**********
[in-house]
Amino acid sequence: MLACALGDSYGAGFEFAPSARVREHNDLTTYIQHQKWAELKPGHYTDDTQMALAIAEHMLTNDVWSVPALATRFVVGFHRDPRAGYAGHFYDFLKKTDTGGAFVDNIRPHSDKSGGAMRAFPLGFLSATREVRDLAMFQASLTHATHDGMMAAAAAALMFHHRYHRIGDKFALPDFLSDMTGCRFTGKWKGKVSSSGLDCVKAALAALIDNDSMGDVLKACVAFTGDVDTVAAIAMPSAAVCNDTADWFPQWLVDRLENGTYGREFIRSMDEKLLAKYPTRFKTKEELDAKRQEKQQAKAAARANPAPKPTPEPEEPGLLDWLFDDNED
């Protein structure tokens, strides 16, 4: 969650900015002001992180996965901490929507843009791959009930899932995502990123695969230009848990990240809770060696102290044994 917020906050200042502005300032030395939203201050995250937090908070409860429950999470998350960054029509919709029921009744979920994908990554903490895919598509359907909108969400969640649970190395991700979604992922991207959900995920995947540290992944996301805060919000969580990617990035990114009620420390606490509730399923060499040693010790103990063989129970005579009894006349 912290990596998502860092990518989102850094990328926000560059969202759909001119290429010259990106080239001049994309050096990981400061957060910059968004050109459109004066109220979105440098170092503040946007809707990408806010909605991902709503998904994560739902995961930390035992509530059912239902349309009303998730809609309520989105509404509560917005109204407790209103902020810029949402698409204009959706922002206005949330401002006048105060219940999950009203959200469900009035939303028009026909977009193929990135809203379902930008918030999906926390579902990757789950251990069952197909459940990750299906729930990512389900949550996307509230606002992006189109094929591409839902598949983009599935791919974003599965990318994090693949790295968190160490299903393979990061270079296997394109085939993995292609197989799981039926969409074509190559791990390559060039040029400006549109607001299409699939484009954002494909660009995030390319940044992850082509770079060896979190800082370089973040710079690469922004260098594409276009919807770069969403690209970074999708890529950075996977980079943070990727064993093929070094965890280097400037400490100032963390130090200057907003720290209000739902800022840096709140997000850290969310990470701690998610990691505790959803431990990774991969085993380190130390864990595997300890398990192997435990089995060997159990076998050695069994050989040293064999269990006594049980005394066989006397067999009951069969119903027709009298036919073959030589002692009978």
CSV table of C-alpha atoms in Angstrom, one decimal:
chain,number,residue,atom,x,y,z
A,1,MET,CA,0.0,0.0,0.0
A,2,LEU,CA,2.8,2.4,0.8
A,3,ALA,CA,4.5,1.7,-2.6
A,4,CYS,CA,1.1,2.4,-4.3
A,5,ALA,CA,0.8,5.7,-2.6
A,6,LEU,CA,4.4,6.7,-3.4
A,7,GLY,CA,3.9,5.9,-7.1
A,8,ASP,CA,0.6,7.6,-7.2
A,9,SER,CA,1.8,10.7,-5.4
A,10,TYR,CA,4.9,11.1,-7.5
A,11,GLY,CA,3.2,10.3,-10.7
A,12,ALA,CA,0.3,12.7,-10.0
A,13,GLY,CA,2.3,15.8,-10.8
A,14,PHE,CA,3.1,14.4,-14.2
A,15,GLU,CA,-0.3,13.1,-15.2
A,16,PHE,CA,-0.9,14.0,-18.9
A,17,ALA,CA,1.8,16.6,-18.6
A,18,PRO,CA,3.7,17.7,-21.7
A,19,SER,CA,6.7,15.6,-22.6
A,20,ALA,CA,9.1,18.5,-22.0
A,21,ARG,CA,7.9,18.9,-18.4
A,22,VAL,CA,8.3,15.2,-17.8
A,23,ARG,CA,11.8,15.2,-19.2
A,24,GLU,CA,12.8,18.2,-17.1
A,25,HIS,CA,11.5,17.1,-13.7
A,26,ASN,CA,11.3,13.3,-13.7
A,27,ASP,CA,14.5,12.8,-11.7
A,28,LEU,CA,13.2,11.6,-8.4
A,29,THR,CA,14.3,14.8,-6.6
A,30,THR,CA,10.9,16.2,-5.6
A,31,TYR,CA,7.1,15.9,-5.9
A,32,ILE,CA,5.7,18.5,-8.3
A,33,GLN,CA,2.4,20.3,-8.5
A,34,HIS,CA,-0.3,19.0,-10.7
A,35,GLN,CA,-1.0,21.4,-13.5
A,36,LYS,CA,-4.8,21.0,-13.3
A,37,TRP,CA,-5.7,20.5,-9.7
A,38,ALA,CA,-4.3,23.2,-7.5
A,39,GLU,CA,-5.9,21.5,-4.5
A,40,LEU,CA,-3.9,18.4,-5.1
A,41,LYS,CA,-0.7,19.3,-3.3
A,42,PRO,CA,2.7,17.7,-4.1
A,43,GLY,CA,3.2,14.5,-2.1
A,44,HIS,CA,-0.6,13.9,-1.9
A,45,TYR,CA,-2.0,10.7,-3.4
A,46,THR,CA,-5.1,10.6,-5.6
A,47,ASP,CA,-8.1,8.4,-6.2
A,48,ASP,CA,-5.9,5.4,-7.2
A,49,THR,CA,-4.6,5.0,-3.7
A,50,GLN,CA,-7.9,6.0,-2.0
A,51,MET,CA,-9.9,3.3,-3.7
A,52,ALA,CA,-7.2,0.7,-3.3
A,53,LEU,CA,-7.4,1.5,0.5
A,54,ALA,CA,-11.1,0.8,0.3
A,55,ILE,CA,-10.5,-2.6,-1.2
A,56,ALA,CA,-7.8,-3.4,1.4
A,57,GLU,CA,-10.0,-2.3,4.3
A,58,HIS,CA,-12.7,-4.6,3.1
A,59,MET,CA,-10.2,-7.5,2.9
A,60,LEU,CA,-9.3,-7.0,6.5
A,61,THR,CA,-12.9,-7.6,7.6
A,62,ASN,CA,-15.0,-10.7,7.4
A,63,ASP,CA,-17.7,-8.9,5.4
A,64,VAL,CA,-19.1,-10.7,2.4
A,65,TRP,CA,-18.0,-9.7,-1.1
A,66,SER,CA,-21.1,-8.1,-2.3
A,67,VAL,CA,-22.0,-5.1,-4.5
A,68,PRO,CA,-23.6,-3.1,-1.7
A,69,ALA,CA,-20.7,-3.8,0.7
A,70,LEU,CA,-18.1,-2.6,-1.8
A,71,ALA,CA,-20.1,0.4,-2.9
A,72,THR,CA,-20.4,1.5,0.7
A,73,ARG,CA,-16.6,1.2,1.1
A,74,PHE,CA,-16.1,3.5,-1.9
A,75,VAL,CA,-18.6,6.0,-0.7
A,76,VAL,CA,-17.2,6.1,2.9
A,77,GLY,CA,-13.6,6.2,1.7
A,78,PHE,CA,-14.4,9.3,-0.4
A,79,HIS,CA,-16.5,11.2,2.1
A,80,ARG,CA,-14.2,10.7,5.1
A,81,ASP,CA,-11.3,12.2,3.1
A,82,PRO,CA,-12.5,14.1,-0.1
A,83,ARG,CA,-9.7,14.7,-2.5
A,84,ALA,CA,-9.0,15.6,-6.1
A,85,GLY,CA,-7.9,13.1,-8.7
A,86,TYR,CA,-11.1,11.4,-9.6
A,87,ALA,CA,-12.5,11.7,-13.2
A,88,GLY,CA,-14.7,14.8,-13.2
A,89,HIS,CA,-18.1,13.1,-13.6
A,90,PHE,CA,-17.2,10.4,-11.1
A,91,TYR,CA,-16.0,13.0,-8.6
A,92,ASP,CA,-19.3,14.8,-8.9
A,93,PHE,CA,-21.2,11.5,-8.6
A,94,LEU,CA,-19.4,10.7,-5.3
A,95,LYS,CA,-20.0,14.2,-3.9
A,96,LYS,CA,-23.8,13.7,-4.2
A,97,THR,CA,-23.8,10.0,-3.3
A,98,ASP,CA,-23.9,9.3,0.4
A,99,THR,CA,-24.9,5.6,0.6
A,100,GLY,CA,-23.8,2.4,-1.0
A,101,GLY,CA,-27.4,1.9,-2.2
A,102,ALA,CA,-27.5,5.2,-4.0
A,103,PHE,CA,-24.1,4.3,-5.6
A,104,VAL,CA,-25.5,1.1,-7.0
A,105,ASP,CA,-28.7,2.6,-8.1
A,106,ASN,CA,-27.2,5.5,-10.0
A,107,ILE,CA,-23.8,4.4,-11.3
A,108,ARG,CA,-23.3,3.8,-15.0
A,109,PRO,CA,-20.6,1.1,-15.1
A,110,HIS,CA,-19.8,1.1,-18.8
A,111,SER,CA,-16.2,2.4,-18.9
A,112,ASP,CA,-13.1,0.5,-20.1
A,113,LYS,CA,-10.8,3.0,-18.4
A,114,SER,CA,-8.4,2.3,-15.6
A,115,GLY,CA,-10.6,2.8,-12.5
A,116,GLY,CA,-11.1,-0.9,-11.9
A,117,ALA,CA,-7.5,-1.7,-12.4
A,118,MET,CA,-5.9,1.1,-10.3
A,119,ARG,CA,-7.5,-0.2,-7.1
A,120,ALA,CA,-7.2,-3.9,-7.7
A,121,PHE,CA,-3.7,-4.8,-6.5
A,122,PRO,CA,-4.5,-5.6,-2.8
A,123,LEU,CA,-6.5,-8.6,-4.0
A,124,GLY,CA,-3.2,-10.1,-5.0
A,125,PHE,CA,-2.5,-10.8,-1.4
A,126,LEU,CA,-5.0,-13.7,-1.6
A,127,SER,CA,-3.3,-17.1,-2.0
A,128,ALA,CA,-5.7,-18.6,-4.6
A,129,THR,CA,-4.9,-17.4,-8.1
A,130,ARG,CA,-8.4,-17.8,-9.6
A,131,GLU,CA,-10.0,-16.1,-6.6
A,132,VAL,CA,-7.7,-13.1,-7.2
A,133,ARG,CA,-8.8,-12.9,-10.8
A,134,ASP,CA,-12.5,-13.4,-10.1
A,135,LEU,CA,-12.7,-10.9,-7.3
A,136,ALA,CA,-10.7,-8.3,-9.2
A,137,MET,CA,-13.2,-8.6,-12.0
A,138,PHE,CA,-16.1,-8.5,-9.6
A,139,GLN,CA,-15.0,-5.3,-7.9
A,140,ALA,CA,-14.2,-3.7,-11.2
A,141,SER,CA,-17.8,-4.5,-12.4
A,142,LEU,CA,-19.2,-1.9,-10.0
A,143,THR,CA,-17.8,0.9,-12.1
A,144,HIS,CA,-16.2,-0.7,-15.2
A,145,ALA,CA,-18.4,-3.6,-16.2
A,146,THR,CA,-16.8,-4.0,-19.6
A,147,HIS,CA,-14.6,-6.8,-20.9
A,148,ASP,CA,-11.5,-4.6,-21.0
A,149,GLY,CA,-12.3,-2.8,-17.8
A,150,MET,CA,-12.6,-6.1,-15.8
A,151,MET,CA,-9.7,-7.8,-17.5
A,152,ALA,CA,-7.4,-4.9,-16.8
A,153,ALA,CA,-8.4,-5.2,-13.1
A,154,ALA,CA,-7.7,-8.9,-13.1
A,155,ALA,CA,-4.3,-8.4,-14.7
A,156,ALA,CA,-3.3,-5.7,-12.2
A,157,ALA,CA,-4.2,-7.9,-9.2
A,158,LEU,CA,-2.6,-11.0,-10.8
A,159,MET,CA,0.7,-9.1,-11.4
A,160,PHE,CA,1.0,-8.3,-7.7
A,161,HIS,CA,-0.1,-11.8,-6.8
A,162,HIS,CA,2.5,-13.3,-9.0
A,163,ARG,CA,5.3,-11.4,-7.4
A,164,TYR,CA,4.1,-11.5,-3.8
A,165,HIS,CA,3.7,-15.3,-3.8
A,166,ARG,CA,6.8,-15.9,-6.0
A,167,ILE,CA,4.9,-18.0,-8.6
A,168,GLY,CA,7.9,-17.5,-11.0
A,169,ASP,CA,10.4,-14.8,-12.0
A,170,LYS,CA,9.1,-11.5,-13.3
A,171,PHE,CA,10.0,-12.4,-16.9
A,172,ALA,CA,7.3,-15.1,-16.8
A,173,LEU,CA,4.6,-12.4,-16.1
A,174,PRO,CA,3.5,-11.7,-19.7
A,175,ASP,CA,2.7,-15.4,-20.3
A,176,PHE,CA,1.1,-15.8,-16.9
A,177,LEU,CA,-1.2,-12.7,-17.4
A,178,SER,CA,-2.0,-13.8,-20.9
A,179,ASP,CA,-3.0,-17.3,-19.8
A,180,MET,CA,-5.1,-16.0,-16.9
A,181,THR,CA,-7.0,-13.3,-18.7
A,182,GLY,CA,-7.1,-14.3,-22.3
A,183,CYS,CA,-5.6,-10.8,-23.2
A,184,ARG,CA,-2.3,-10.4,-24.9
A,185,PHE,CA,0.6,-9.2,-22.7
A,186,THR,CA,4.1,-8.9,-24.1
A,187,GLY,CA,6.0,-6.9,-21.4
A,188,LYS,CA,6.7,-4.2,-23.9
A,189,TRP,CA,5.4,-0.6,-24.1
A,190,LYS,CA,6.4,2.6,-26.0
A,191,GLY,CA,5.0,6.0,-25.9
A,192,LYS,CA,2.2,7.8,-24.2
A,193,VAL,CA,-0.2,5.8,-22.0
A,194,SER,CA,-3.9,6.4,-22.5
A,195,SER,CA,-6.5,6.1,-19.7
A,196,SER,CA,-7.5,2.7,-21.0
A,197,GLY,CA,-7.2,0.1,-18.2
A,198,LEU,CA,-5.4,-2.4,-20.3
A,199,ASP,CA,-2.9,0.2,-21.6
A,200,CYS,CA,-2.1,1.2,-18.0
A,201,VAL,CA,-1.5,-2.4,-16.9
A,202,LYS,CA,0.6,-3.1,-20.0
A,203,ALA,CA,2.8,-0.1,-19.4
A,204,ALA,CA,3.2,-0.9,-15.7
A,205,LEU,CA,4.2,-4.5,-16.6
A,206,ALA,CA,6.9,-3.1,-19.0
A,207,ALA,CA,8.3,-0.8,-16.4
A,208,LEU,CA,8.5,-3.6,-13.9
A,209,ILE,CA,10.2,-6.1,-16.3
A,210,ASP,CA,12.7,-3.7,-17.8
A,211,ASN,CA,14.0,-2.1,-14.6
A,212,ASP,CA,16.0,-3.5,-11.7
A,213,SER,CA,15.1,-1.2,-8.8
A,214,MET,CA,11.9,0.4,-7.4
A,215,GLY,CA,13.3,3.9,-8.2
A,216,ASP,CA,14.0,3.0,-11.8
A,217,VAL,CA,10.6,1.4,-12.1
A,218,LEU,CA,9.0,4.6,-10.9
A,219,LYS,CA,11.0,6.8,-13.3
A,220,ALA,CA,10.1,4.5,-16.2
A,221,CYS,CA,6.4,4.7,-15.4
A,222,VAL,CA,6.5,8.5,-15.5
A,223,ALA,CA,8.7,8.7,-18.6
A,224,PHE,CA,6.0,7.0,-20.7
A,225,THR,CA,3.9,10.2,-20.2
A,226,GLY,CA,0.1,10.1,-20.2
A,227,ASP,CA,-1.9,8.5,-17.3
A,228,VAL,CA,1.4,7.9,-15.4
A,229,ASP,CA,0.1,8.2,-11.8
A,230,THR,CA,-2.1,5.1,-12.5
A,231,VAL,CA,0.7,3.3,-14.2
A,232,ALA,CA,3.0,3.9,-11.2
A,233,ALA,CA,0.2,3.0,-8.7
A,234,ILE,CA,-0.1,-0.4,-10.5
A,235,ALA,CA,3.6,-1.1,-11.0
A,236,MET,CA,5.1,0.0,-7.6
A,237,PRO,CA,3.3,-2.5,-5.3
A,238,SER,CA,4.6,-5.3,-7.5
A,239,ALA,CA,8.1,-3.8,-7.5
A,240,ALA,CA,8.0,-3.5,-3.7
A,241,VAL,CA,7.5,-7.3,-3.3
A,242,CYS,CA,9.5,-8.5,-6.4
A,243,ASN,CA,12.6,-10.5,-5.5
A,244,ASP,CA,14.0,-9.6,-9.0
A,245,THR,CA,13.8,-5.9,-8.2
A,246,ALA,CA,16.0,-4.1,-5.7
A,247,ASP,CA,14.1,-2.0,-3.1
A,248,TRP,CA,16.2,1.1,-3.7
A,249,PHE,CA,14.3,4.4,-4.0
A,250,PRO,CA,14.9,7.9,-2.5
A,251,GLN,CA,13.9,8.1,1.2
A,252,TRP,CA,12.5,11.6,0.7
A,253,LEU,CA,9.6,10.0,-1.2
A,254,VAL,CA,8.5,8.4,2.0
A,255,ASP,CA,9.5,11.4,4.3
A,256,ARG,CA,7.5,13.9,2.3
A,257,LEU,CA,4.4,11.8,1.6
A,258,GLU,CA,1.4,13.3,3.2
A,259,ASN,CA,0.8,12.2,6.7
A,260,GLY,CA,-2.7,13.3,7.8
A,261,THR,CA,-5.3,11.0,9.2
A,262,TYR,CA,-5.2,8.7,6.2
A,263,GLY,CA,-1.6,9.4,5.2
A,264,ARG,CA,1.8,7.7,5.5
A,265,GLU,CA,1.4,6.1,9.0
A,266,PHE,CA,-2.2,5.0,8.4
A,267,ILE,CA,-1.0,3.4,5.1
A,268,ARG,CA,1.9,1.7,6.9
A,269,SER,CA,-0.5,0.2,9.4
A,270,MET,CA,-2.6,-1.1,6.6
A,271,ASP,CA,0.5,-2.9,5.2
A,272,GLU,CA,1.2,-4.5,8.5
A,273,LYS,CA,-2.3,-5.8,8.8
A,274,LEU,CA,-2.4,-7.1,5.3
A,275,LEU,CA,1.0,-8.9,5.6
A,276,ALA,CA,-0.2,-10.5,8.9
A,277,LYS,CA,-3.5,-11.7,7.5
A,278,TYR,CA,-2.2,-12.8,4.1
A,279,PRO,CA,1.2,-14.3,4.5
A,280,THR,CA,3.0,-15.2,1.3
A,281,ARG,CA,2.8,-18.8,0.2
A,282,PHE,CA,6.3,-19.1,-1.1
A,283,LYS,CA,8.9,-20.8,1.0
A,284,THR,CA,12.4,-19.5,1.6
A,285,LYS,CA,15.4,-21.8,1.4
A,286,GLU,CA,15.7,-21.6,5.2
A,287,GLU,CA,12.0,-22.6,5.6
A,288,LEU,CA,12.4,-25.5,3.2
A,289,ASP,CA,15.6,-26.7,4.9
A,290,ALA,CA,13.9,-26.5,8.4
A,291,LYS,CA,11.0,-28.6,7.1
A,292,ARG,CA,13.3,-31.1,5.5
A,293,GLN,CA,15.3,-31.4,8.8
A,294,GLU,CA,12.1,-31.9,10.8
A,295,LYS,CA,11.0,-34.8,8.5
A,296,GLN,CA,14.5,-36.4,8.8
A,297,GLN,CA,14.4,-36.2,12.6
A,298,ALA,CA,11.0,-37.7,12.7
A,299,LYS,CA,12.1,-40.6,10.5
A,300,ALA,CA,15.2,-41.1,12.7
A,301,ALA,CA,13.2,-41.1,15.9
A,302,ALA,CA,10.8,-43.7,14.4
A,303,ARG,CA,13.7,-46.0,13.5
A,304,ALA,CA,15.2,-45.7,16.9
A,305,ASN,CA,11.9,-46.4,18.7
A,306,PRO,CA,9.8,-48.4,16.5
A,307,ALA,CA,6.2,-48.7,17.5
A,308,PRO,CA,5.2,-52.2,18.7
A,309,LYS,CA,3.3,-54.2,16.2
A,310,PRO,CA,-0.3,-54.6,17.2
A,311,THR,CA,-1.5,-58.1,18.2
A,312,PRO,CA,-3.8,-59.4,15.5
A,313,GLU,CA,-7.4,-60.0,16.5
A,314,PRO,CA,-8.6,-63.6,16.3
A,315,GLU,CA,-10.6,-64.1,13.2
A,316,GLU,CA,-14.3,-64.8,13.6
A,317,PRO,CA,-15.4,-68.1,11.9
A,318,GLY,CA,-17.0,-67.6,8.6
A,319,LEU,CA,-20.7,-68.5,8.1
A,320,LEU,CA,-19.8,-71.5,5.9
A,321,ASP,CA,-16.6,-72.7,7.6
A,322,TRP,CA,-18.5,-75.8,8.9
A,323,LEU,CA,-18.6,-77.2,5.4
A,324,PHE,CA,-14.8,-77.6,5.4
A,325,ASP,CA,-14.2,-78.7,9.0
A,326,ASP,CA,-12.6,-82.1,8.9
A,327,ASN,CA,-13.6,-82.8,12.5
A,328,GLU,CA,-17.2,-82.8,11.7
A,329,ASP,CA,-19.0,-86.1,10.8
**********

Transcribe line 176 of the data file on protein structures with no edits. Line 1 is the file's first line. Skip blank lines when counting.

A,171,PHE,CA,10.0,-12.4,-16.9